Upon arriving at LSU last winter, new coach Les Miles immediately formed what he calls a "unity council" of players and coaches who meet weekly to discuss team issues. Of the 13 Tigers selected by teammates for these sessions, one stood out in the eyes of Miles. "I knew right away that Kyle Williams meant something to this team," says Miles, who was the Oklahoma State coach the last four seasons. "I'll never forget him looking me in the eye before my first LSU press conference and saying, 'I want you to know that there's a great group of guys committed to making this a good season.'"
That such a statement came from a senior defensive tackle was especially gratifying for Miles. For the past five years the LSU defense had been masterminded by his predecessor, Nick Saban, whose idiosyncratic scheme helped LSU win two SEC titles and a BCS championship. While offensive players will be in a familiar system under returning coordinator Jimbo Fisher, their teammates are learning the plays and terminology of new defensive coordinator Bo Pelini. "Our scheme is multiple but simple," says Pelini, whose most recent coordinator stops were at Nebraska, which ranked second in scoring defense in 2003, and Oklahoma, which was sixth in the nation in rushing D in '04. "It's based foremost on effort."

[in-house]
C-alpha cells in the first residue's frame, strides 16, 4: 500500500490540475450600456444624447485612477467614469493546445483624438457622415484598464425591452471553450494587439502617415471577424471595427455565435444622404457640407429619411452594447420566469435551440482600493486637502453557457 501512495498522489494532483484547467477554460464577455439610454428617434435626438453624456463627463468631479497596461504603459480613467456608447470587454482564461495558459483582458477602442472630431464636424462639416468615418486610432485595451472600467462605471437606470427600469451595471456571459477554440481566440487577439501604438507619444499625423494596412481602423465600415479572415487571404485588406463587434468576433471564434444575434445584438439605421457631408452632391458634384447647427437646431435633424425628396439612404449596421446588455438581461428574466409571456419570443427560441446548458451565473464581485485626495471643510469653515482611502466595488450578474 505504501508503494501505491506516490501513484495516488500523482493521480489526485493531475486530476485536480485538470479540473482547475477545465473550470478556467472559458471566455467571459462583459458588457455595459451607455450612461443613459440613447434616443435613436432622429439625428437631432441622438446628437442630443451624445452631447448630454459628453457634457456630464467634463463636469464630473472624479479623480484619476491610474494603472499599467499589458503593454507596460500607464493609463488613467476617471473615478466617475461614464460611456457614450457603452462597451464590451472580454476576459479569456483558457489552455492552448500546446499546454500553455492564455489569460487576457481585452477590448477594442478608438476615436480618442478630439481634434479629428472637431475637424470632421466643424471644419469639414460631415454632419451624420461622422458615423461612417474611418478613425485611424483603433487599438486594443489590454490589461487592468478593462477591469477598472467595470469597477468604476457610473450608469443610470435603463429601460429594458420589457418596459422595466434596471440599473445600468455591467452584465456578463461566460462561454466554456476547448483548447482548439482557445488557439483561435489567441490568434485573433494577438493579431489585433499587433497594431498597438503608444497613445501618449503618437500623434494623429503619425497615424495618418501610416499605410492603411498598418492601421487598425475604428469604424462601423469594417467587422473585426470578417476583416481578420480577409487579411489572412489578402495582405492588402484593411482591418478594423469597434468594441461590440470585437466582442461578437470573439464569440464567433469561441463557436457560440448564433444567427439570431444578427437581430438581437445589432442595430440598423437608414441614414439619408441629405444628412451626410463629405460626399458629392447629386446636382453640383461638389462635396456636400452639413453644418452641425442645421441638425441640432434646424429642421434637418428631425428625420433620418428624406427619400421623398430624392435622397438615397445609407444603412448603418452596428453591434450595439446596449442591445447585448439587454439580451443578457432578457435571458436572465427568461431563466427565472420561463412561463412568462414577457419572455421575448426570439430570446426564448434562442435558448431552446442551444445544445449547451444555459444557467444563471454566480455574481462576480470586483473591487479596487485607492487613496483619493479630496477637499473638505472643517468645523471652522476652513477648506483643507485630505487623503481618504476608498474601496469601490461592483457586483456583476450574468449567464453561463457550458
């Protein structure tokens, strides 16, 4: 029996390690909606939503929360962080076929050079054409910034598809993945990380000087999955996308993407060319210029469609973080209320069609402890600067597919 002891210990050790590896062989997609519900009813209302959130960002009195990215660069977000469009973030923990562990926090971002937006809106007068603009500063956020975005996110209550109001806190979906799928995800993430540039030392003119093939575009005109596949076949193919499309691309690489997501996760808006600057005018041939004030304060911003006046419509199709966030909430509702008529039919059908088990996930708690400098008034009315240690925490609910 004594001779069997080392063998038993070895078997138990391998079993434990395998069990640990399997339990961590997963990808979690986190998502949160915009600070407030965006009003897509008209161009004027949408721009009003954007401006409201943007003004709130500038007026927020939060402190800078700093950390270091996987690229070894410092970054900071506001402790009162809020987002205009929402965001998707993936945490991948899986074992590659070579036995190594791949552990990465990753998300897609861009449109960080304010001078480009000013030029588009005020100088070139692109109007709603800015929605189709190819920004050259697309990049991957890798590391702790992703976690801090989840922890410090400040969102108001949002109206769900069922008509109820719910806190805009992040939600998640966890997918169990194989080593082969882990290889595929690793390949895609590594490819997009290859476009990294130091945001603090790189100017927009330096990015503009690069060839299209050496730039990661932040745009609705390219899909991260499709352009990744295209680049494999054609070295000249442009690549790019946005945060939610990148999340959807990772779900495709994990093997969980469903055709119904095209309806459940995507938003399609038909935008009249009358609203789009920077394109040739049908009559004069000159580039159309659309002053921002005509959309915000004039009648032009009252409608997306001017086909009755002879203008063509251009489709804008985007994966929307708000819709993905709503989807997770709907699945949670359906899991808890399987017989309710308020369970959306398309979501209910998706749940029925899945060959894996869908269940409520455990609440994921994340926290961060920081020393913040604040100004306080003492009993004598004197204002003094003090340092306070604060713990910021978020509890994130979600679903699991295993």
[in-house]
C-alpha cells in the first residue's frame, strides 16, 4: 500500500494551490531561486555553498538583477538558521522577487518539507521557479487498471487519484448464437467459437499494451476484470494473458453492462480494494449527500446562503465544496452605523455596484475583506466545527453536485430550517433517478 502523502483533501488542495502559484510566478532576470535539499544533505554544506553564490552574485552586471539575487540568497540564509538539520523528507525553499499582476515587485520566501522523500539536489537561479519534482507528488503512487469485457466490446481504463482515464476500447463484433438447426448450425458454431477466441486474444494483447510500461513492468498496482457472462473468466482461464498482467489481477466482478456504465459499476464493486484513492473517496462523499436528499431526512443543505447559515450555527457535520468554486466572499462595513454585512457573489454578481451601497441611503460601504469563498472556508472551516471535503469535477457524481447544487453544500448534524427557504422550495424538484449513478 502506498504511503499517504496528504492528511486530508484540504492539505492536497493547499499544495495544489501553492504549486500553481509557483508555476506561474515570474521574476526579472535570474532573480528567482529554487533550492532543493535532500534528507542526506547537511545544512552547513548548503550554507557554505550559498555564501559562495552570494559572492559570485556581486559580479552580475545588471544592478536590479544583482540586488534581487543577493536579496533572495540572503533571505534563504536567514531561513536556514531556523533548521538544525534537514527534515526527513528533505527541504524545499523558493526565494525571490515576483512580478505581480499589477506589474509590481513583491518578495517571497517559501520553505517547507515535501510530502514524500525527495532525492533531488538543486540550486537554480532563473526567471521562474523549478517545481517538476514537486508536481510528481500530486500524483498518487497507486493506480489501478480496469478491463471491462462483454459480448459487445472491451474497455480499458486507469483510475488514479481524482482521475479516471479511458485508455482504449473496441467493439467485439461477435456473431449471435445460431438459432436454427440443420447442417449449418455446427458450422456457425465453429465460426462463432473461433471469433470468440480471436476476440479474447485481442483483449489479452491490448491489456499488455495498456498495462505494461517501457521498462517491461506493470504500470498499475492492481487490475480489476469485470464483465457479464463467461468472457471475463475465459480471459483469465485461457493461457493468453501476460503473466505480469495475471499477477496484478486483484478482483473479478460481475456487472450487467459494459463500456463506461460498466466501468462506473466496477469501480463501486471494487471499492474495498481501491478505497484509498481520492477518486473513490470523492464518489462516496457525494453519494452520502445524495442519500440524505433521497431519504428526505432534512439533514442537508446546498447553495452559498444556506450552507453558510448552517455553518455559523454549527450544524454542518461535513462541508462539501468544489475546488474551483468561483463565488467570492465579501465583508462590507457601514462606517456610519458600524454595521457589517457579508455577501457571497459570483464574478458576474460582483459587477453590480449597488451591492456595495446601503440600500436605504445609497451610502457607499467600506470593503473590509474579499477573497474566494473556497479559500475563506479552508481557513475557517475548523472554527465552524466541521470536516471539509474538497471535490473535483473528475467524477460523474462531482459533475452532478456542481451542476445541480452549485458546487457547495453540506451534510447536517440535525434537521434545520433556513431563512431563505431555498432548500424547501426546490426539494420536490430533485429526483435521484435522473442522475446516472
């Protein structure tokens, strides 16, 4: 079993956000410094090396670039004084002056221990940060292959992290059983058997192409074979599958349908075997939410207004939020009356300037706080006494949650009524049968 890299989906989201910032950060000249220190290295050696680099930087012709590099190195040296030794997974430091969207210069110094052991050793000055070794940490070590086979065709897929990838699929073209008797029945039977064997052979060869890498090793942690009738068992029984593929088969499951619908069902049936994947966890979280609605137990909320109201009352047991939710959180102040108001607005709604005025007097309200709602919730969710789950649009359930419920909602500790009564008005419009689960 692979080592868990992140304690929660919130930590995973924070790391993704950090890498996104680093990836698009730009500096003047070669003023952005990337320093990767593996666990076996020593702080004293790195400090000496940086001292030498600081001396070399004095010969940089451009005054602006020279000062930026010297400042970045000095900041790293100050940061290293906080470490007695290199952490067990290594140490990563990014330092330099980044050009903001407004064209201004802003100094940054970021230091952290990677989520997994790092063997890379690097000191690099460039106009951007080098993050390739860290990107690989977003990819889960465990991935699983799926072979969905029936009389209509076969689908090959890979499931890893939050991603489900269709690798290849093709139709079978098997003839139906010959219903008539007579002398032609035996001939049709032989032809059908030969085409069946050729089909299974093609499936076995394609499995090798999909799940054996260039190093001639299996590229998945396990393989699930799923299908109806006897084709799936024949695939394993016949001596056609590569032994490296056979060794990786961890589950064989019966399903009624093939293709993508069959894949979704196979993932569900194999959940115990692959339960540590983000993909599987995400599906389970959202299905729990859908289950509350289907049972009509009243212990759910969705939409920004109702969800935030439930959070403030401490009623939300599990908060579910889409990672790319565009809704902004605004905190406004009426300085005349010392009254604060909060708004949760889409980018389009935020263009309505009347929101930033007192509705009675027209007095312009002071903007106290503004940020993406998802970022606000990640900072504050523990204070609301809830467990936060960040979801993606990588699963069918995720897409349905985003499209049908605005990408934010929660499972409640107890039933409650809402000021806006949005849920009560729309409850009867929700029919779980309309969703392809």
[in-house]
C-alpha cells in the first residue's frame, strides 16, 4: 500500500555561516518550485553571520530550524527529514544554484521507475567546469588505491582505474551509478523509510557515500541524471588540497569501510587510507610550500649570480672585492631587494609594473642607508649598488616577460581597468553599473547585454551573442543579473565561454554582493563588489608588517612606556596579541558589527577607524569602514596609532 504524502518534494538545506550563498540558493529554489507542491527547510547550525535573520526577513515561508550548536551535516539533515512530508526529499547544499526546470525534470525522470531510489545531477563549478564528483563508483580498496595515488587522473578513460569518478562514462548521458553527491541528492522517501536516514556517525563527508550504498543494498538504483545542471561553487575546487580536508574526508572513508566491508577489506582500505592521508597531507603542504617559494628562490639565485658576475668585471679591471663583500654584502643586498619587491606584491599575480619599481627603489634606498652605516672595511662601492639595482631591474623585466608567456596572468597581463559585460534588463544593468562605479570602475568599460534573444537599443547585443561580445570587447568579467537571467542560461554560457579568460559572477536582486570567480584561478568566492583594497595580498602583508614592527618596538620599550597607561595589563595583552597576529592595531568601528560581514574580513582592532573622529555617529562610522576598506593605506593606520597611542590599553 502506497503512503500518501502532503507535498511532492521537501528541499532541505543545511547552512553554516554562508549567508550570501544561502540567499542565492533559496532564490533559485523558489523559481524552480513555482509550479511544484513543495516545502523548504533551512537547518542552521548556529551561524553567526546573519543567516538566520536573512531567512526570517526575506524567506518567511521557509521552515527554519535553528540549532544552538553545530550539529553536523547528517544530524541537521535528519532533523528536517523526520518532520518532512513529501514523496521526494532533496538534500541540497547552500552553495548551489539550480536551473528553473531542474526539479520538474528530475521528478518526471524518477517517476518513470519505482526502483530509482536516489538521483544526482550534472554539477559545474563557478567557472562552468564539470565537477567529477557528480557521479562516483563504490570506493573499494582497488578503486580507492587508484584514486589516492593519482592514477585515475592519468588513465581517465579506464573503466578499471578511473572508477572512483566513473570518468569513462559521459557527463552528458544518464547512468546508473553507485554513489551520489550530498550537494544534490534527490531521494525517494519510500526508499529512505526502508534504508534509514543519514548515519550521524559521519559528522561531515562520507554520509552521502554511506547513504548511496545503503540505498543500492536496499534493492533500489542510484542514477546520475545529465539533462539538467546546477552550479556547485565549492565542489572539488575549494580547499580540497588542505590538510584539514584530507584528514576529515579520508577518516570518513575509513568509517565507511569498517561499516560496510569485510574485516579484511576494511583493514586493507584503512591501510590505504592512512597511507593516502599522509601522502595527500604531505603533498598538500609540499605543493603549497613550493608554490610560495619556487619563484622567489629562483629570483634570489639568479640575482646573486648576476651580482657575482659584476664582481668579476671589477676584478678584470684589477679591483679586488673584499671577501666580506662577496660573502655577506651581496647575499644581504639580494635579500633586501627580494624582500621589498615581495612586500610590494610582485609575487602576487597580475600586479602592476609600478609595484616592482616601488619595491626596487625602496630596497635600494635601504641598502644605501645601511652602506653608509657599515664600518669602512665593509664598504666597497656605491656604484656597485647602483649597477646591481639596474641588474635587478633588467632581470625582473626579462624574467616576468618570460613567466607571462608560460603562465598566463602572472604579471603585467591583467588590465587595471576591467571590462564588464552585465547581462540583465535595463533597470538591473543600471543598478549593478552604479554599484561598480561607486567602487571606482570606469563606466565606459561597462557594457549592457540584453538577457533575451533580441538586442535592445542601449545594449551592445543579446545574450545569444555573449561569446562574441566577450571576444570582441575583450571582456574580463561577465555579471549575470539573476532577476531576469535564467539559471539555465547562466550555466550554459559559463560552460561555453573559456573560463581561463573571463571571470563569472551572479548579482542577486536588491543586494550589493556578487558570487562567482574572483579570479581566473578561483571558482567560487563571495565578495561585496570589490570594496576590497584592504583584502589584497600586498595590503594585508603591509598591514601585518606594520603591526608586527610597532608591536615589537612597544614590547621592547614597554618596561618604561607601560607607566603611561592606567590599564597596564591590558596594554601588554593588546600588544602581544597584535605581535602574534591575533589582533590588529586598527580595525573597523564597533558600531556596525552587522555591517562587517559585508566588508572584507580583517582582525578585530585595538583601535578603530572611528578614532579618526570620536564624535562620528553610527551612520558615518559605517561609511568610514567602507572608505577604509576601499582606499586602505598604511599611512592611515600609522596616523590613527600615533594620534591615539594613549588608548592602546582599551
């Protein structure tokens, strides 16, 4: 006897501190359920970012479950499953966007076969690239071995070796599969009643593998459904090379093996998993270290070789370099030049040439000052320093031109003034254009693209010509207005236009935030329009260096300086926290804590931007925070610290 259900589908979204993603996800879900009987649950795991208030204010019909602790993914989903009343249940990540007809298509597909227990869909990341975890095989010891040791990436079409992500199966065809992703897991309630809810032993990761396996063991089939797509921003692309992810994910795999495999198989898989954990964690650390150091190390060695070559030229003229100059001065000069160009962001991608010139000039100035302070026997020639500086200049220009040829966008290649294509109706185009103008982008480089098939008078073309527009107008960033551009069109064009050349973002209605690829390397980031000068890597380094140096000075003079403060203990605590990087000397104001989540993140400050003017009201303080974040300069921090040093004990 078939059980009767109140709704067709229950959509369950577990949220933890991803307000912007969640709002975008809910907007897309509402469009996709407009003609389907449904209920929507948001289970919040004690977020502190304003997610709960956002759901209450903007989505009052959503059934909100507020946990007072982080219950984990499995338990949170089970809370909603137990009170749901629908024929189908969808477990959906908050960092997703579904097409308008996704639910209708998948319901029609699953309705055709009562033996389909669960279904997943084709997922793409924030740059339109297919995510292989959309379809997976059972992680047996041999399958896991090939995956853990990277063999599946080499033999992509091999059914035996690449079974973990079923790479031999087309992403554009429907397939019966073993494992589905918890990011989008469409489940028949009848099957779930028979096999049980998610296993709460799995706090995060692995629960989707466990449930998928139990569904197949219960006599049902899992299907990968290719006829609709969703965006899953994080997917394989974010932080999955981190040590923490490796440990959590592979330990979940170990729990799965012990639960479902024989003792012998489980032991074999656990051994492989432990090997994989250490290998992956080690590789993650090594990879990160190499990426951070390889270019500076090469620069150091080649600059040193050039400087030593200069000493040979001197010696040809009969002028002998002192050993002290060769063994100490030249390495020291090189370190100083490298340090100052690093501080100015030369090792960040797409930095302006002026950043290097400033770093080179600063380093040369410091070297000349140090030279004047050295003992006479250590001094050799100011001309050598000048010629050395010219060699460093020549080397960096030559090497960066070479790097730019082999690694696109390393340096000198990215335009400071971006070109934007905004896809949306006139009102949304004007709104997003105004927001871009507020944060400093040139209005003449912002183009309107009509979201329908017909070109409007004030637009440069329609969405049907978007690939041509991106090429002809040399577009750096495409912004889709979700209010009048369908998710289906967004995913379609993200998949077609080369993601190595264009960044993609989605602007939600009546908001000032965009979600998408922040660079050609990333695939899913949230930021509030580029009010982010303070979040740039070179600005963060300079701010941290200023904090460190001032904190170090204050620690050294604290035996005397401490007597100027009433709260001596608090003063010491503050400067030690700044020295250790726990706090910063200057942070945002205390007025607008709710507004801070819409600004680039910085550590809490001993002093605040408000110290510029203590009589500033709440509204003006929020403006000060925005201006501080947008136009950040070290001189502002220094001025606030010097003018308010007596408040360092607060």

That suits Williams. As one of two freshmen who saw playing time on defense in 2002, the 6'2", 295-pound product of Ruston (La.) High was often praised by Saban for his tenacity. But despite becoming a starter five games into the '03 BCS championship season, he was overshadowed by All-America tackle Chad Lavalais and ends Marquise Hill and Marcus Spears, flashier talents now in the NFL. After adjusting from left to right tackle last year, and tying for second on the team in sacks (six) and tackles for loss (12), Williams has become the line's most consistent performer. "When you learn as much as we did under Saban, there's a certain familiarity with everything," he says. "I feel prepared for anything [Pelini] brings to the table."
Having lost three players--Spears and cornerbacks Travis Daniels and Corey Webster--to the NFL, coaches are counting on leaders like Williams to speak not only for the team but also to the team. "It's one thing to tell players something, and another to have a Kyle Williams reiterate your message," says Pelini. For now the senior wants to send the message that a coaching transition need not prevent LSU from winning its third SEC title in four years. "The bonds with these coaches were immediate," says Williams. "I think people will be surprised to see how LSU comes together this year." --K.K.